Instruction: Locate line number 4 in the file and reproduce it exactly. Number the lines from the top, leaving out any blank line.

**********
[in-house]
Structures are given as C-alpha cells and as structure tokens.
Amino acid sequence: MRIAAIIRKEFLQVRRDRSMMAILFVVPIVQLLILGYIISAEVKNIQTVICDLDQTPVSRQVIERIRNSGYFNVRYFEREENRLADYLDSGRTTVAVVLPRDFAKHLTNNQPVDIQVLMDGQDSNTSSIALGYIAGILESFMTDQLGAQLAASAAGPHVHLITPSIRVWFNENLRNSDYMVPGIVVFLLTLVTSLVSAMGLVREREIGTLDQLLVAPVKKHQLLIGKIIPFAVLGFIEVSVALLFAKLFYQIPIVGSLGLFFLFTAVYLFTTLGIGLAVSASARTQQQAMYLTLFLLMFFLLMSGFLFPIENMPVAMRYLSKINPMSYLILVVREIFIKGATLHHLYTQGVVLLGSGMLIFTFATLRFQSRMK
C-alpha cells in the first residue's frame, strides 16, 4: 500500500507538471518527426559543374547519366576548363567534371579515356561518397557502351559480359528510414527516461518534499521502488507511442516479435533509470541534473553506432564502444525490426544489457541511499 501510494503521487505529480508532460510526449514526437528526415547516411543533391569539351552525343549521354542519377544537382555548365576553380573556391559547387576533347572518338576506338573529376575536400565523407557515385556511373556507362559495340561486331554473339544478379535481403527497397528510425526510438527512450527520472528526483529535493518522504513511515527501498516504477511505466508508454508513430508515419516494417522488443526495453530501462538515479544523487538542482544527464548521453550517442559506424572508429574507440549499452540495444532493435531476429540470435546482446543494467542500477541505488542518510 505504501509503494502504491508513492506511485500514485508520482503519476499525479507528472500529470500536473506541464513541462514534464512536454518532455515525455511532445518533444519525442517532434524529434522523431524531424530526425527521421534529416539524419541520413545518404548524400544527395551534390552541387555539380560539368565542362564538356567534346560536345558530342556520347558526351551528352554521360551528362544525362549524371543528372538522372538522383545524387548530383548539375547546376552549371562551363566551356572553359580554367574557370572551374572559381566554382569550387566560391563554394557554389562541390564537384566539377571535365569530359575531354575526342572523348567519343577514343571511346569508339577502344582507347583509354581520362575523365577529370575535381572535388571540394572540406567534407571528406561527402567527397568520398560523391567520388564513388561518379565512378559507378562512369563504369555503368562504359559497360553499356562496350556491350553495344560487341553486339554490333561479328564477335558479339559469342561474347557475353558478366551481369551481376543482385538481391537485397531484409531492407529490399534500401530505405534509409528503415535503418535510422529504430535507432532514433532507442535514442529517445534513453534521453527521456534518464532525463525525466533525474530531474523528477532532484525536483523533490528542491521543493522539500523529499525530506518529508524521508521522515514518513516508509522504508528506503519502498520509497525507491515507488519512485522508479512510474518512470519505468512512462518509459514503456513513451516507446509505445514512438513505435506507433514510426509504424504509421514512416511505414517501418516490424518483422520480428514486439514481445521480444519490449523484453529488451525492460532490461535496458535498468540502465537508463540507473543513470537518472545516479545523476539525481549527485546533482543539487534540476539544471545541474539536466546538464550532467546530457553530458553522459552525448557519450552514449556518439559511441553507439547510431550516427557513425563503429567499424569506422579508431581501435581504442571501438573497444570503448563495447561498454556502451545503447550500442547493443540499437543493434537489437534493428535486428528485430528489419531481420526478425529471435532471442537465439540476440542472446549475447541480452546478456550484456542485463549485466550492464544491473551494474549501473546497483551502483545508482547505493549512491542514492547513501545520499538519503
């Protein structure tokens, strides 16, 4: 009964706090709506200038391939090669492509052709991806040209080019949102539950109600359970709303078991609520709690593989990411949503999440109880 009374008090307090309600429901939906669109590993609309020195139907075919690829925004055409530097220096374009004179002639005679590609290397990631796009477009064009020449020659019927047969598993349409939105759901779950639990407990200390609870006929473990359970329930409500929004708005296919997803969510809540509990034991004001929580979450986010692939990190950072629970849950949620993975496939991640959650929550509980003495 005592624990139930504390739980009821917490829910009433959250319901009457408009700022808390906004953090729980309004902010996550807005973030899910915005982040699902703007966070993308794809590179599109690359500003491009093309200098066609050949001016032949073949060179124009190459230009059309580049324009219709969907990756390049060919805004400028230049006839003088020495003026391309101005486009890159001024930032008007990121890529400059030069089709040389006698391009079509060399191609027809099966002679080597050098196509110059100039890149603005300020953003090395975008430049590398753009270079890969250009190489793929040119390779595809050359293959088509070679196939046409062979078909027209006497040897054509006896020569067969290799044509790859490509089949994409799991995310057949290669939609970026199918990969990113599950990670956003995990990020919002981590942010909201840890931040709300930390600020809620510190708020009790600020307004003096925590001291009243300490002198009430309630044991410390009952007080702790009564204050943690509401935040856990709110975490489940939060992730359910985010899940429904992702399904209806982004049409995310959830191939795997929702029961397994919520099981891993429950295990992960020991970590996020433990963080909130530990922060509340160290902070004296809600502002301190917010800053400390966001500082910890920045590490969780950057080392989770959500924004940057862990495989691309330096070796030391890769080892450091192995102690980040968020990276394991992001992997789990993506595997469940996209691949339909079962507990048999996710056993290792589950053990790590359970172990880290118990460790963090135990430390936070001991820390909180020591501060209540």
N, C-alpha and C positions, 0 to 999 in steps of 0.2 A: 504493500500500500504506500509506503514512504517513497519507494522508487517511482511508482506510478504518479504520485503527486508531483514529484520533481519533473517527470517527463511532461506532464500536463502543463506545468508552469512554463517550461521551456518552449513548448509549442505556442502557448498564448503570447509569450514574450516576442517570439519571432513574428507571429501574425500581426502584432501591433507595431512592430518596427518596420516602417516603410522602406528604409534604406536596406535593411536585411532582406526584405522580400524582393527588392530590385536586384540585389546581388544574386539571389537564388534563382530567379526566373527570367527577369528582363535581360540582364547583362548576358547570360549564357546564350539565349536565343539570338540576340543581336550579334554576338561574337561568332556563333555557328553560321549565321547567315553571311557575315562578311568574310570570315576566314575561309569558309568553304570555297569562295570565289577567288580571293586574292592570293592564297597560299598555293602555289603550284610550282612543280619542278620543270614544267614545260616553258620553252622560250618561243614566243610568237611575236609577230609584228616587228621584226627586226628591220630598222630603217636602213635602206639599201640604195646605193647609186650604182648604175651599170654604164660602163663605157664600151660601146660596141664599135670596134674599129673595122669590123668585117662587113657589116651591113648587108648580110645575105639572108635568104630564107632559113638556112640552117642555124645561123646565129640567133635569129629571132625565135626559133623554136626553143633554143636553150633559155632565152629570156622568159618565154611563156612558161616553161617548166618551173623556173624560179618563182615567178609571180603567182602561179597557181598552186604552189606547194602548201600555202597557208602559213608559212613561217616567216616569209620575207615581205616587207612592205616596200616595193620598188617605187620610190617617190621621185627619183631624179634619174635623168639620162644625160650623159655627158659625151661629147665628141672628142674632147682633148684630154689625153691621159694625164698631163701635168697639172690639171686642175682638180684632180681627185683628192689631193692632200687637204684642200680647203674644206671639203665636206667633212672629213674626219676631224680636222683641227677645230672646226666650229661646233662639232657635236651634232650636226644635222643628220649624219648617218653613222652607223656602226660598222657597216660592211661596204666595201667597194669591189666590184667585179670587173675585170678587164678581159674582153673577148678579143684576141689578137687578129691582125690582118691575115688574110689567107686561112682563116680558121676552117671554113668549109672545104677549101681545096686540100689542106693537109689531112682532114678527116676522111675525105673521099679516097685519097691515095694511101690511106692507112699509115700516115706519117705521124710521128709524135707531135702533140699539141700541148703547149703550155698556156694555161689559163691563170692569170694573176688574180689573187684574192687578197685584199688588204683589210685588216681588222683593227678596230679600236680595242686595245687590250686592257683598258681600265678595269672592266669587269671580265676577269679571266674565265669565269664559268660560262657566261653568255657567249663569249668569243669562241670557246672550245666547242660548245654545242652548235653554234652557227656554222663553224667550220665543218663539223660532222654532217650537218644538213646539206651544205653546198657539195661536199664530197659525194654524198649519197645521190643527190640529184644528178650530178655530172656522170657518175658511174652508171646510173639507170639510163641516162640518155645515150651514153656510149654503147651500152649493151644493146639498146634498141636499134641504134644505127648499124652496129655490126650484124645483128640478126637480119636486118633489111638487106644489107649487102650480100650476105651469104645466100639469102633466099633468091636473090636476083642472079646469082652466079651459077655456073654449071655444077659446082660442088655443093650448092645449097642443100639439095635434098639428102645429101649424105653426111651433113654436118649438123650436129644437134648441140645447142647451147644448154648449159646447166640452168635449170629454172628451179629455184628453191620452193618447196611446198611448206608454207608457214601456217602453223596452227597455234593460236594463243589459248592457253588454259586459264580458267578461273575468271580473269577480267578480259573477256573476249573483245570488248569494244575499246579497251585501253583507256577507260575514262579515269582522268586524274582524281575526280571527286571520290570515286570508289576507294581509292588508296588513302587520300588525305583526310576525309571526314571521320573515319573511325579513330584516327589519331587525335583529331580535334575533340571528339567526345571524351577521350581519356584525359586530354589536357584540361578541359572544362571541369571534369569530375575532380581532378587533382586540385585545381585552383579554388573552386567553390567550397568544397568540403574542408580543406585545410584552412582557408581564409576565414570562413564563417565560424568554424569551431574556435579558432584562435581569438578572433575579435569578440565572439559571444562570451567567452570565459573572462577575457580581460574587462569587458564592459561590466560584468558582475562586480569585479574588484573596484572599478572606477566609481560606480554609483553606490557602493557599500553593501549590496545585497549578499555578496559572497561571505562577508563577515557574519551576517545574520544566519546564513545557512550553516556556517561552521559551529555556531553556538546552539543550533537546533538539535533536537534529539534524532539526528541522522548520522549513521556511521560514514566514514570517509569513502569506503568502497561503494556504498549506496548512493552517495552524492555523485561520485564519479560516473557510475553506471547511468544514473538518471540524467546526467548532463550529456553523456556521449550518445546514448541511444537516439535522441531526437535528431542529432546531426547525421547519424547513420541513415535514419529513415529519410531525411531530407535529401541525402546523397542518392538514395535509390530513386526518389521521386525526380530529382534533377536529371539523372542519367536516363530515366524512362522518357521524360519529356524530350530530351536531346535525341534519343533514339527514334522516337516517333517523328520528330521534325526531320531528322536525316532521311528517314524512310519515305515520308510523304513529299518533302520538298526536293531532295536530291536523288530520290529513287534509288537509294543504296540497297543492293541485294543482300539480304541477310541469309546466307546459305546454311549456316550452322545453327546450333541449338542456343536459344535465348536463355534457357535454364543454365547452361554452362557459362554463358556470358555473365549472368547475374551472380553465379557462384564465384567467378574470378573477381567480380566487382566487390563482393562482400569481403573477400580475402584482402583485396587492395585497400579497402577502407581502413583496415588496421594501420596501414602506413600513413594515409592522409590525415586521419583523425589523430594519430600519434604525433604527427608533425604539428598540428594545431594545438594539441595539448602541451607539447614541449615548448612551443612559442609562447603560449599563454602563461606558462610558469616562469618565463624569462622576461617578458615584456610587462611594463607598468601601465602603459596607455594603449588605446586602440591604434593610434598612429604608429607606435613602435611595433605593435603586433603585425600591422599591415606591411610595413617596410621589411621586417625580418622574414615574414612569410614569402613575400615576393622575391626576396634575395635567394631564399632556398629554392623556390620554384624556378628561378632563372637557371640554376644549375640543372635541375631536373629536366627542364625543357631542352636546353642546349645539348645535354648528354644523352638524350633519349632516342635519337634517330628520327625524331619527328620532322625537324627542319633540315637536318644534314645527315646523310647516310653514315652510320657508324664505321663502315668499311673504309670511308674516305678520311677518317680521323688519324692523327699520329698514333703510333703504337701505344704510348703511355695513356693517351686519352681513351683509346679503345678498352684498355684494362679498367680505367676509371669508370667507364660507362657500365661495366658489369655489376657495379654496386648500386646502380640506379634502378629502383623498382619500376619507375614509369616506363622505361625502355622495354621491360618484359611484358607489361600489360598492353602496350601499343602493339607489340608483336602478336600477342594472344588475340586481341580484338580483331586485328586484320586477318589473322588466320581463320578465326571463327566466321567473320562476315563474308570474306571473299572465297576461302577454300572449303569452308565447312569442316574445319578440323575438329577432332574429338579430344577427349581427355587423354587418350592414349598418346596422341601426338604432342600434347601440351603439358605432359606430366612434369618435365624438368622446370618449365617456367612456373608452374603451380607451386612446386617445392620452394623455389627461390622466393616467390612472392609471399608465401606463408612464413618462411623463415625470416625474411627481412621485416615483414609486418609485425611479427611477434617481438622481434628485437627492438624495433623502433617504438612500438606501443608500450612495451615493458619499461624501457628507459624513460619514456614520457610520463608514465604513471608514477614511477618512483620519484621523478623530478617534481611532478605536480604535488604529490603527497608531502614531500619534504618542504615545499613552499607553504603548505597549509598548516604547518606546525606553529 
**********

C-alpha cells in the first residue's frame, strides 16, 4: 500500500507538471518527426559543374547519366576548363567534371579515356561518397557502351559480359528510414527516461518534499521502488507511442516479435533509470541534473553506432564502444525490426544489457541511499 501510494503521487505529480508532460510526449514526437528526415547516411543533391569539351552525343549521354542519377544537382555548365576553380573556391559547387576533347572518338576506338573529376575536400565523407557515385556511373556507362559495340561486331554473339544478379535481403527497397528510425526510438527512450527520472528526483529535493518522504513511515527501498516504477511505466508508454508513430508515419516494417522488443526495453530501462538515479544523487538542482544527464548521453550517442559506424572508429574507440549499452540495444532493435531476429540470435546482446543494467542500477541505488542518510 505504501509503494502504491508513492506511485500514485508520482503519476499525479507528472500529470500536473506541464513541462514534464512536454518532455515525455511532445518533444519525442517532434524529434522523431524531424530526425527521421534529416539524419541520413545518404548524400544527395551534390552541387555539380560539368565542362564538356567534346560536345558530342556520347558526351551528352554521360551528362544525362549524371543528372538522372538522383545524387548530383548539375547546376552549371562551363566551356572553359580554367574557370572551374572559381566554382569550387566560391563554394557554389562541390564537384566539377571535365569530359575531354575526342572523348567519343577514343571511346569508339577502344582507347583509354581520362575523365577529370575535381572535388571540394572540406567534407571528406561527402567527397568520398560523391567520388564513388561518379565512378559507378562512369563504369555503368562504359559497360553499356562496350556491350553495344560487341553486339554490333561479328564477335558479339559469342561474347557475353558478366551481369551481376543482385538481391537485397531484409531492407529490399534500401530505405534509409528503415535503418535510422529504430535507432532514433532507442535514442529517445534513453534521453527521456534518464532525463525525466533525474530531474523528477532532484525536483523533490528542491521543493522539500523529499525530506518529508524521508521522515514518513516508509522504508528506503519502498520509497525507491515507488519512485522508479512510474518512470519505468512512462518509459514503456513513451516507446509505445514512438513505435506507433514510426509504424504509421514512416511505414517501418516490424518483422520480428514486439514481445521480444519490449523484453529488451525492460532490461535496458535498468540502465537508463540507473543513470537518472545516479545523476539525481549527485546533482543539487534540476539544471545541474539536466546538464550532467546530457553530458553522459552525448557519450552514449556518439559511441553507439547510431550516427557513425563503429567499424569506422579508431581501435581504442571501438573497444570503448563495447561498454556502451545503447550500442547493443540499437543493434537489437534493428535486428528485430528489419531481420526478425529471435532471442537465439540476440542472446549475447541480452546478456550484456542485463549485466550492464544491473551494474549501473546497483551502483545508482547505493549512491542514492547513501545520499538519503